Teng said high-carbon infrastructure in developed countries had neared the end of their lifespans, bringing the transition date forward for those countries.

“The average age of a US coal plant is 40 years and many of them are still operating,” he said.

“China’s coal-fired power plants have been operating on average for 12 years but their operating lifespan is 30 years. It will take at least 20 years – until 2040 – to phase out them.

“Under this condition, China pledged to spend 30 years from peaking carbon emissions to achieve carbon neutrality, but the time span for the US is 45 years.”

Teng said demand for power in China was growing by about 400,000 gigawatt hours every year and non-fossil fuels could only meet half of the demand. “The rest comes from fossil fuels,” he said, adding that other developing countries faced a similar dilemma.

“China pledged to start reducing coal consumption from 2026 because from then its newly added power generation from non-fossil fuels can basically meet its increased electricity demand,” he said.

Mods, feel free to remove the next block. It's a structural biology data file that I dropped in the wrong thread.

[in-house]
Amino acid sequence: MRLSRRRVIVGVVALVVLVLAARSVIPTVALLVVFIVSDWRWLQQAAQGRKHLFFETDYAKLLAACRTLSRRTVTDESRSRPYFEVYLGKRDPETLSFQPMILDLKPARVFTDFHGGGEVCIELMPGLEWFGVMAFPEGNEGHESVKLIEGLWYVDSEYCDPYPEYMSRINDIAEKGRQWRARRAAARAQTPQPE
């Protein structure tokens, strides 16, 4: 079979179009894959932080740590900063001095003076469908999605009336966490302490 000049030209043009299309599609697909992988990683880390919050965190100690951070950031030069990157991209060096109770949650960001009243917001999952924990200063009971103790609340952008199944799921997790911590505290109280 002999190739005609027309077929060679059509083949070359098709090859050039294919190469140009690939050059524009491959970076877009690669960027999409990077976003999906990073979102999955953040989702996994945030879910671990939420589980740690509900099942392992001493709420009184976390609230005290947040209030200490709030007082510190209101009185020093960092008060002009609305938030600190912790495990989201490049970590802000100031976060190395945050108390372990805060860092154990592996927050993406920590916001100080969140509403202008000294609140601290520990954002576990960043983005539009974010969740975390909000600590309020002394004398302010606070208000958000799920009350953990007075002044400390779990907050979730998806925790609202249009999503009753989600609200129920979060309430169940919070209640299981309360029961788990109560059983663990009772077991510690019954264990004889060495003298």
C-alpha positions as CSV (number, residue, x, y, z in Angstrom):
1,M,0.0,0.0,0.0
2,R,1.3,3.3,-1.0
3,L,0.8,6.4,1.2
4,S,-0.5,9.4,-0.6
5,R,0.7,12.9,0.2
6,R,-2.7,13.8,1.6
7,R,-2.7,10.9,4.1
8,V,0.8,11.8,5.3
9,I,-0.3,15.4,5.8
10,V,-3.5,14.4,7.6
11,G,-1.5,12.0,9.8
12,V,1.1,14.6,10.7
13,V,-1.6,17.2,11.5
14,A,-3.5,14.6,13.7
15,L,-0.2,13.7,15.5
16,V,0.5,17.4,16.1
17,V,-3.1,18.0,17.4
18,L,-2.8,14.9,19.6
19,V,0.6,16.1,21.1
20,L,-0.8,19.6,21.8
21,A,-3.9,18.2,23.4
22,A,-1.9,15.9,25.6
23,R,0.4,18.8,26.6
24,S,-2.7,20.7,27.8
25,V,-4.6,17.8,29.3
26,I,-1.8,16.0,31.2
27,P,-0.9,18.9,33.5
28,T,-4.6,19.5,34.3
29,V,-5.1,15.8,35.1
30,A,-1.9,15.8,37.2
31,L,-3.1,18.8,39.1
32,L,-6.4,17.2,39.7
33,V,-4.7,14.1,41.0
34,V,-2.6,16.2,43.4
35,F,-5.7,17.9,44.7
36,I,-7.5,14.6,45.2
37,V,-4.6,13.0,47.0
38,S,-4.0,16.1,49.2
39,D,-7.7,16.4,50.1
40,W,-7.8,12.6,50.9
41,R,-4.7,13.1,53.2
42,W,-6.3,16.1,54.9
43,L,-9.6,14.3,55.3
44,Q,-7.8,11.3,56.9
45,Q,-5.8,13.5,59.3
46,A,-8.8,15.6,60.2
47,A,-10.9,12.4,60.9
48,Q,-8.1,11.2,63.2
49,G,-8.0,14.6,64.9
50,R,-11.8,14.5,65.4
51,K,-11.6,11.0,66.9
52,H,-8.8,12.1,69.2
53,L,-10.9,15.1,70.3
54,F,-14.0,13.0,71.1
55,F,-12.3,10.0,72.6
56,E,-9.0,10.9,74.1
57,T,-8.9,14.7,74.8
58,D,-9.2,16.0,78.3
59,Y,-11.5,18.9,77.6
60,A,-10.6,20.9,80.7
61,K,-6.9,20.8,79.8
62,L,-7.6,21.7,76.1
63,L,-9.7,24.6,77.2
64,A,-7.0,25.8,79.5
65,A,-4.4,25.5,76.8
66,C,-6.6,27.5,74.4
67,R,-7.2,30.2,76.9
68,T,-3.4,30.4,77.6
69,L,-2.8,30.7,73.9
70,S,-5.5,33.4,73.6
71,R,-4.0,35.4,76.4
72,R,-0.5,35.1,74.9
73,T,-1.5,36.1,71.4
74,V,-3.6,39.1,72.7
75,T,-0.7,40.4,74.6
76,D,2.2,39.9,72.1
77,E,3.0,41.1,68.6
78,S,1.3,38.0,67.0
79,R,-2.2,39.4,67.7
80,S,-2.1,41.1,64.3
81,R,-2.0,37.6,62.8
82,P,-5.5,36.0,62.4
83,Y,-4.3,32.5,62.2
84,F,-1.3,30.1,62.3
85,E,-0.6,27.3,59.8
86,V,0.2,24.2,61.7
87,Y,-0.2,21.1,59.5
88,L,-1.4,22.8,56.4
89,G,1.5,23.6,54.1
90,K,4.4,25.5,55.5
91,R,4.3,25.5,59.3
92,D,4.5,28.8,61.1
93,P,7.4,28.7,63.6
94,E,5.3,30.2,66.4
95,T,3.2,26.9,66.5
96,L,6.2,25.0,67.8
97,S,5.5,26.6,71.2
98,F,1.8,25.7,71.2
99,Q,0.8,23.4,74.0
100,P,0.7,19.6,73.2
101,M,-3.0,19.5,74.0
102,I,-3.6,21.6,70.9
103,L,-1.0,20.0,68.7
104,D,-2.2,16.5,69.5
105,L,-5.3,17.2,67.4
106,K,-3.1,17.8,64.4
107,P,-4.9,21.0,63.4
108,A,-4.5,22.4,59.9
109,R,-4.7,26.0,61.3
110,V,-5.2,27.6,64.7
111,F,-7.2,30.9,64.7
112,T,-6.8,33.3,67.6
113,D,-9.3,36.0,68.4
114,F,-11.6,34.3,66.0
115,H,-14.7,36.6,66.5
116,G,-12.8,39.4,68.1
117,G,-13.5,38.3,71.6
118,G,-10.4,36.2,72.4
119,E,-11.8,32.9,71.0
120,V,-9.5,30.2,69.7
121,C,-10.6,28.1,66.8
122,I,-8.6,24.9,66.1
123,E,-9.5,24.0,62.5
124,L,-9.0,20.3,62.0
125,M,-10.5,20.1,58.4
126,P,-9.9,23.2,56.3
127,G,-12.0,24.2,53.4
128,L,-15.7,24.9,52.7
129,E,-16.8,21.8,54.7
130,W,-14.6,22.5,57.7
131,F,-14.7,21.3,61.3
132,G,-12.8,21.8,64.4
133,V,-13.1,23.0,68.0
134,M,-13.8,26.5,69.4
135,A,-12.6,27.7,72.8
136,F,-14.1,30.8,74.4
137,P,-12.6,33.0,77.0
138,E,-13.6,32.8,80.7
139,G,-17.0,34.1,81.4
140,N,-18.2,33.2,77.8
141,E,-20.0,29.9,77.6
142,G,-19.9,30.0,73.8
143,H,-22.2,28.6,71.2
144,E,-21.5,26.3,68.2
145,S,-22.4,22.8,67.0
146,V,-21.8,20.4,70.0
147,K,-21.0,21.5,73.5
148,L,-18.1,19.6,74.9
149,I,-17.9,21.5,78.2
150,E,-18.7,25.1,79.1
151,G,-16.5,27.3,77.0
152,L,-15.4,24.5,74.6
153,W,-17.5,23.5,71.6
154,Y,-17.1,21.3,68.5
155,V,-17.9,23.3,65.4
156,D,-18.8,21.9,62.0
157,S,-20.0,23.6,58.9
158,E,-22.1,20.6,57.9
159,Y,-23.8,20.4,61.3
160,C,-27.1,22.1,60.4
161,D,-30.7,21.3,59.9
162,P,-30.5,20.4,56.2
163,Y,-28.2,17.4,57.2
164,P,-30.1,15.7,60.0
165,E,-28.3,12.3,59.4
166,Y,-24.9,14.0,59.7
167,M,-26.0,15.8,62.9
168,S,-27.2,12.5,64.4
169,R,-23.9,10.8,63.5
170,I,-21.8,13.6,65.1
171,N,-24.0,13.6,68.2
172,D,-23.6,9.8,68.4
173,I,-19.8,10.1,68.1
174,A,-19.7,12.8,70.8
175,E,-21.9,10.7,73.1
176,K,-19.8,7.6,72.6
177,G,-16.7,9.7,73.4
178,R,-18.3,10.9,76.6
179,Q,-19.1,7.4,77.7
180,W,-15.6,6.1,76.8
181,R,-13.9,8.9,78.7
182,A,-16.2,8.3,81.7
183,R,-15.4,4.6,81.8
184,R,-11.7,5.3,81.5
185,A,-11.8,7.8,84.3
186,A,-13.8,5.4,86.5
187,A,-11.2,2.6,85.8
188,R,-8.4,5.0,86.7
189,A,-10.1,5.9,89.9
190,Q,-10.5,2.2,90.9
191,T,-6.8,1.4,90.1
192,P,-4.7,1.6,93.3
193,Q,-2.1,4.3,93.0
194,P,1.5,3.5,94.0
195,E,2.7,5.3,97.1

Just two days before the end of the conference, China and the US issued a joint declaration announcing accelerated steps to phase out coal for power generation. While the US committed to a carbon-free power portfolio by 2035, China agreed to make the “best efforts” to realise its goal within this decade.

Leo Roberts, research manager for the coal transition team at E3G, said China’s energy crisis over the last few months highlighted that access to coal did not guarantee energy security.

“Quite the opposite – an overreliance on coal is a major factor in the country’s power crunch,” he said.

With much of the conference focused on coal use, the consumption of oil and gas – which are also big contributors to greenhouse gas emissions – remained on the back burner.

Shearer said that for the past decade there had been a stronger push to phase out coal power rather than gas power, because coal had a bigger impact on air pollution and released more carbon dioxide when burned than gas.

The oil and gas industry also marketed gas as the transition bridge to a clean energy economy, and presented oil as necessary and without any alternatives, she said.

“The oil and gas industry has fought tooth and nail to delay any climate action on their industry for decades … and is finally starting to lose that battle, although not fast enough,” she said.

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This article originally appeared on the South China Morning Post (www.scmp.com), the leading news media reporting on China and Asia.